About 185,000 Iowans end a turbulent 2020 owing $36 million in overdue gas, electric bills

Donnelle Eller
Des Moines Register

Like thousands of Iowans, Matt Brummett lost a job he loved during the COVID-19 pandemic and has teetered for weeks on the edge of losing his home and being cut off from utilities.

Last year ended with nearly 185,000 Iowans, many struggling with lost jobs and reduced hours from the coronavirus crisis, owing $36 million in past-due gas and electric bills, 25% more than in 2019, state records show.

A national housing report shows that as many as 106,000 Iowans also owe a combined total of about $114 million on their rent. Despite an Iowa unemployment rate that’s fallen recently to near pre-COVID-19 levels, expert say the struggle to cover the cost of basic necessities shows many low-income Iowans haven’t yet escaped the pandemic-driven recession.

By spring, the amount Iowans owe will likely grow, given high energy consumption during the current extreme cold wave gripping the state.

“Our families truly live paycheck to paycheck, and anything that disrupts that can be fairly catastrophic,” said Anne Bacon, executive director at IMPACT Community Action Partnership, which provides assistance in Polk, Boone, Jasper, Warren and Marion counties.

Help could be coming: Iowa families that have lost income because of the coronavirus pandemic should be in line for $195 million in federal aid to help pay rent and utility costs. The state has received the money, but a federal review has stopped it from being distributed yet.

In the meantime, the need continues to grow. The Iowa Finance Authority has been flooded with rental assistance requests, said Ashley Jared, the agency’s spokeswoman. “It’s heart-wrenching to hear from Iowans who need rental assistance, knowing we have the funds in our account,” she said.

Bacon and others say they’re seeing Iowans at their agencies who have never before asked for assistance. That includes Brummett, who also got help from a Polk County Housing Trust Fund program that paid about $4,200 he owed in back rent, saving him from being evicted from his downtown apartment.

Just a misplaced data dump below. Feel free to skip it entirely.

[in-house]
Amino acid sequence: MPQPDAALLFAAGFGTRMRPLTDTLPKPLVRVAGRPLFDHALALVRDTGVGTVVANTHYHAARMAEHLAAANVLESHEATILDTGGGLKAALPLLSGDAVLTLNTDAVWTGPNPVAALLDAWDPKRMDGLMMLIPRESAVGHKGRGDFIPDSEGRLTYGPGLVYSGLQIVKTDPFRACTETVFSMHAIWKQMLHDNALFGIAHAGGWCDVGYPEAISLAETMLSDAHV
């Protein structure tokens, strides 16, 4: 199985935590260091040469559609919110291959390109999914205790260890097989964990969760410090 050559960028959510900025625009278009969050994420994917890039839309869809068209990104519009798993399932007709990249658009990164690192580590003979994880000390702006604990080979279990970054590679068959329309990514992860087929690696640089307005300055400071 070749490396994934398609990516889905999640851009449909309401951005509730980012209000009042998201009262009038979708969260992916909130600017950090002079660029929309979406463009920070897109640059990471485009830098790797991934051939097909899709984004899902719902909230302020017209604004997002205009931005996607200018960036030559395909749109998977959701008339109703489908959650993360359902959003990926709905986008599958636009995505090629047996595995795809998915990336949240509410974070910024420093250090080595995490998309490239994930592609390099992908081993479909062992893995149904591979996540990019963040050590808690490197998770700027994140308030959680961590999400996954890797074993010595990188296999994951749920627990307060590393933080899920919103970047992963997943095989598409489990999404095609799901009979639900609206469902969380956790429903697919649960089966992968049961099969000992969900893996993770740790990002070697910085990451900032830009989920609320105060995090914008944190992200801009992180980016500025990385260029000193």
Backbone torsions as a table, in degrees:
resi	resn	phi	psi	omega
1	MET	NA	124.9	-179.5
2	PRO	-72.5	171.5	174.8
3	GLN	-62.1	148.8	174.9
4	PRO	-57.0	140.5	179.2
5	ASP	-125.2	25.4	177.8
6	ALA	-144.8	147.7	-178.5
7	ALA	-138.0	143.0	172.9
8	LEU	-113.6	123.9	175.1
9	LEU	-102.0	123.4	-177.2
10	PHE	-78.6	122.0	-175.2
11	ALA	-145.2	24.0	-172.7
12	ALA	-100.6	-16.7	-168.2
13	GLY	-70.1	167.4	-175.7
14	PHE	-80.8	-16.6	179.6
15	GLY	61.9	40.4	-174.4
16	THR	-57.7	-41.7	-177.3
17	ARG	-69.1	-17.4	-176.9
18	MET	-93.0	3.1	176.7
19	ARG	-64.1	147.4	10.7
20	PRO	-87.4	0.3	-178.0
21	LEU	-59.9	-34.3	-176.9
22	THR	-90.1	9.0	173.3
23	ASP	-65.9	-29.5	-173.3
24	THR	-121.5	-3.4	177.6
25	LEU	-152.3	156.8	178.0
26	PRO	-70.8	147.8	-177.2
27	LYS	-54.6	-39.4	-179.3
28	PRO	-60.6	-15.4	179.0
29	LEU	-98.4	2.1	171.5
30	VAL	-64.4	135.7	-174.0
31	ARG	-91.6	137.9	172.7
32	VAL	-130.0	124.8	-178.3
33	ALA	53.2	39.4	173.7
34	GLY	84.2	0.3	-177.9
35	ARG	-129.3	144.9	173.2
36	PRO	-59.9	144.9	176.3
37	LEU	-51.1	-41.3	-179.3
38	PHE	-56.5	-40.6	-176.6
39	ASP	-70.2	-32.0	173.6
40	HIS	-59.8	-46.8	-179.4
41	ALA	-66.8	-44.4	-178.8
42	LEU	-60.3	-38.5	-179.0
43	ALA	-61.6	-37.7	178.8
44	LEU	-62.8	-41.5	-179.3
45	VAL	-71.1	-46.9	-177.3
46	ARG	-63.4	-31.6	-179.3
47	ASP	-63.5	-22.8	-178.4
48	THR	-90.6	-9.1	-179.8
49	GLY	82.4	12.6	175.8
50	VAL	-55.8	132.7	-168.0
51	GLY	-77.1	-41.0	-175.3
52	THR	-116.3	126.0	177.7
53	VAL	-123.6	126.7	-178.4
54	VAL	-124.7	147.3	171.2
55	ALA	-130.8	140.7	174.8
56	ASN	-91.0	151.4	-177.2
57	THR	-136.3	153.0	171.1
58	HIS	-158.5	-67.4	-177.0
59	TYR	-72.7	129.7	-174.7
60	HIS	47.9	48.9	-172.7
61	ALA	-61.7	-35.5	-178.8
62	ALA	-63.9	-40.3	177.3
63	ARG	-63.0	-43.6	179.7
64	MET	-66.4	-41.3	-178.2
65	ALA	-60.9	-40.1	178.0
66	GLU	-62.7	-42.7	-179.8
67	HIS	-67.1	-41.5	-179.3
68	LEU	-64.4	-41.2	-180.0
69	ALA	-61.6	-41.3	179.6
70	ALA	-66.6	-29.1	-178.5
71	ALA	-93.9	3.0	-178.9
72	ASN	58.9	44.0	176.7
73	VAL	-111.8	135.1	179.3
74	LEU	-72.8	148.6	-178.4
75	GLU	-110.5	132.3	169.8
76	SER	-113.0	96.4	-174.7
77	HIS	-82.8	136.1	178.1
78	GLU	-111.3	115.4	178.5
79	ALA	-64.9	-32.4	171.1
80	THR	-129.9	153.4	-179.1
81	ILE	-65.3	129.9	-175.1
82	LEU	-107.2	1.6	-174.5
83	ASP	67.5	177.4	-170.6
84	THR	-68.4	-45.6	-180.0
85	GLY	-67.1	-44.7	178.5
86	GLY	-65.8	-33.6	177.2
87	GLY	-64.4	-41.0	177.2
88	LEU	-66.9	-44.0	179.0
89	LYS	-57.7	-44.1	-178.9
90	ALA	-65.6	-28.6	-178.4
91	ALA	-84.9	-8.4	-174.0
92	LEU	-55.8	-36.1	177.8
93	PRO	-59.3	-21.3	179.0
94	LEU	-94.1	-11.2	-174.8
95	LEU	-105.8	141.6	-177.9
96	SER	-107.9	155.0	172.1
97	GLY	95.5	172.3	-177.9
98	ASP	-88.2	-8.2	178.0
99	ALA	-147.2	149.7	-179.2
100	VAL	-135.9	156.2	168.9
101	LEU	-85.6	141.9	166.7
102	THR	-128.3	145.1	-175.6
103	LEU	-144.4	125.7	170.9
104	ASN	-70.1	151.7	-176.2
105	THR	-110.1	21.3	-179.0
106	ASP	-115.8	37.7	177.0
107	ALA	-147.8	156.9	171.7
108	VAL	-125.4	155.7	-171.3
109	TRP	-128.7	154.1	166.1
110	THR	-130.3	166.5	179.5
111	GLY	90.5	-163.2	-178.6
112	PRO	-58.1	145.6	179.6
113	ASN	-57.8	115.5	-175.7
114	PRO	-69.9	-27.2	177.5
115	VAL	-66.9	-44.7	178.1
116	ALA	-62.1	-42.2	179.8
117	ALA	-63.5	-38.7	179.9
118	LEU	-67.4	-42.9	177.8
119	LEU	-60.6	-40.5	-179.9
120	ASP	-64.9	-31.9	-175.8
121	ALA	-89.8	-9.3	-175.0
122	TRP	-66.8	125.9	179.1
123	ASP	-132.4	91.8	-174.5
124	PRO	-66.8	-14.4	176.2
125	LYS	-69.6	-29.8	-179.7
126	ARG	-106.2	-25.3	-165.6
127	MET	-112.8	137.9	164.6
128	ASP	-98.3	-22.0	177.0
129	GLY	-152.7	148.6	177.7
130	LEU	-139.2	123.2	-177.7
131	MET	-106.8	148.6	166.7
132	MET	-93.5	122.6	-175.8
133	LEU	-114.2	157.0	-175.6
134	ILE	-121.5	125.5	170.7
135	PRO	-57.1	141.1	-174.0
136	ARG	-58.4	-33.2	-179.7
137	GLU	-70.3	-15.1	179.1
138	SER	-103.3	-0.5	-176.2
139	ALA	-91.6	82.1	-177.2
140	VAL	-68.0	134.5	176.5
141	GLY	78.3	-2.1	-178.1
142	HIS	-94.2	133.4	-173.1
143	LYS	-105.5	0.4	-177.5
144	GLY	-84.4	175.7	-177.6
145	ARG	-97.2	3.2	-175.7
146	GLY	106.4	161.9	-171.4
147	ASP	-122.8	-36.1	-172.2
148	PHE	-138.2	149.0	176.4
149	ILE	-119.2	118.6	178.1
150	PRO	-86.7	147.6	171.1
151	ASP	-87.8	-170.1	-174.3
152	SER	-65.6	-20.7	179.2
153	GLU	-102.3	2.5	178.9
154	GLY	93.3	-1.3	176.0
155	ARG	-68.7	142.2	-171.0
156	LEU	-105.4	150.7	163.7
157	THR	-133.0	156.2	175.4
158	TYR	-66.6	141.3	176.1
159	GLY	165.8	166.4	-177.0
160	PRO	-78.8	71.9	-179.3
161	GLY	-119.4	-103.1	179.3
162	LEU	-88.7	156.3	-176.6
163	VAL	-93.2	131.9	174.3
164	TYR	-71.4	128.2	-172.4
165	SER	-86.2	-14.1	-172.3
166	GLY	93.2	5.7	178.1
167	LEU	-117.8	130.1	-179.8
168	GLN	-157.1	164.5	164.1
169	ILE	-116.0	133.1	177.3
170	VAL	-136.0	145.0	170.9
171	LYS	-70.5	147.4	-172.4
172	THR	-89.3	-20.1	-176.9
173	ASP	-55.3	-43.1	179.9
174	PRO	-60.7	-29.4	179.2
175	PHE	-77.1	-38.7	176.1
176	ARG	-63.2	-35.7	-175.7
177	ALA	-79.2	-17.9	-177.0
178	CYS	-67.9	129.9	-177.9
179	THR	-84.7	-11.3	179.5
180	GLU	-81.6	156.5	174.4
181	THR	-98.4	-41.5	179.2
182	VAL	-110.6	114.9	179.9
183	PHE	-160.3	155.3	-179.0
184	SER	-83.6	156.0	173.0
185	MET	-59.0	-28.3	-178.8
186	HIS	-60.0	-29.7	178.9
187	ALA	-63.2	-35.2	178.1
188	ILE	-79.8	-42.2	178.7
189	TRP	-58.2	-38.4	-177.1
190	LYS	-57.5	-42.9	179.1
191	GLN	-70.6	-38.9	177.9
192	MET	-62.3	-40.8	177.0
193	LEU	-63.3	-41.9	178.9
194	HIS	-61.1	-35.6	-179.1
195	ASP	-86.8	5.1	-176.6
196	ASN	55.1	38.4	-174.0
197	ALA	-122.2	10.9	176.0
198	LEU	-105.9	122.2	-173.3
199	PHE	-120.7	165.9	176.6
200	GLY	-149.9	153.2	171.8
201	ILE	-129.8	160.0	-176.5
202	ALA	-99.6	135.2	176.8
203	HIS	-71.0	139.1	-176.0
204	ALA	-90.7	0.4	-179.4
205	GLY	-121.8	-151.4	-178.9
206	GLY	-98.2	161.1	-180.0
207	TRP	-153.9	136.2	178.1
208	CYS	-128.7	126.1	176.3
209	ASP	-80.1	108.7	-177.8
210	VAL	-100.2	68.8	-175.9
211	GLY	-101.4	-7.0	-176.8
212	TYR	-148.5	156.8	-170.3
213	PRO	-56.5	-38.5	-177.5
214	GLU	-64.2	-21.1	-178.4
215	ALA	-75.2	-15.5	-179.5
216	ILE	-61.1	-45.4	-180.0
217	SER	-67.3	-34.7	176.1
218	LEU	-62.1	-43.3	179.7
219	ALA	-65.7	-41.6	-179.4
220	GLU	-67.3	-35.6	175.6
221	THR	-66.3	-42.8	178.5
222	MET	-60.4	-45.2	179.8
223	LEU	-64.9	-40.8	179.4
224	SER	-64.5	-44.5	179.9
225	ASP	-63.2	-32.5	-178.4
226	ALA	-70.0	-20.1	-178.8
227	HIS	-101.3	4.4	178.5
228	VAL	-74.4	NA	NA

He said he was fired from his job at a Habitat for Humanity ReStore after getting into a disagreement with his boss over enforcing a COVID-19 rule. Brummett sought unemployment benefits, but ReStore challenged his claim and he lost. He’s appealing the decision, with a hearing set next month.

Brummett hopes if he’s successful with the appeal, he will get enough money to fix his car’s worn-out brakes. Then he can resume delivering food through DoorDash or pick up Uber trips, work that’s helped bring in money since he lost his job.

A moratorium on some people’s utility bills, for now

The amount of money Iowans owed on their utilities last year is likely greater than the $35.9 million reported to the Iowa Utilities Board, said Bill Brand, the Iowa Department of Human Rights division director who oversees the state’s energy assistance program.

The state receives past-due bill reports only from utilities it regulates, which serve about 70% of Iowans, Brand said. Among them are Iowa’s largest investor-owned utilities: MidAmerican Energy and Interstate Power and Light Co., Alliant Energy’s Iowa operating unit.

Iowans who get service from municipal and rural electric cooperatives likely account for the other 30%, Brand said, which could push the total to about $47 million.

A seasonal moratorium prevents utilities from disconnecting electricity for low-income residents during Iowa’s coldest months. And last year, the moratorium was extended during the coronavirus public health crisis at the direction of Gov. Kim Reynolds and the Iowa Utilities Board.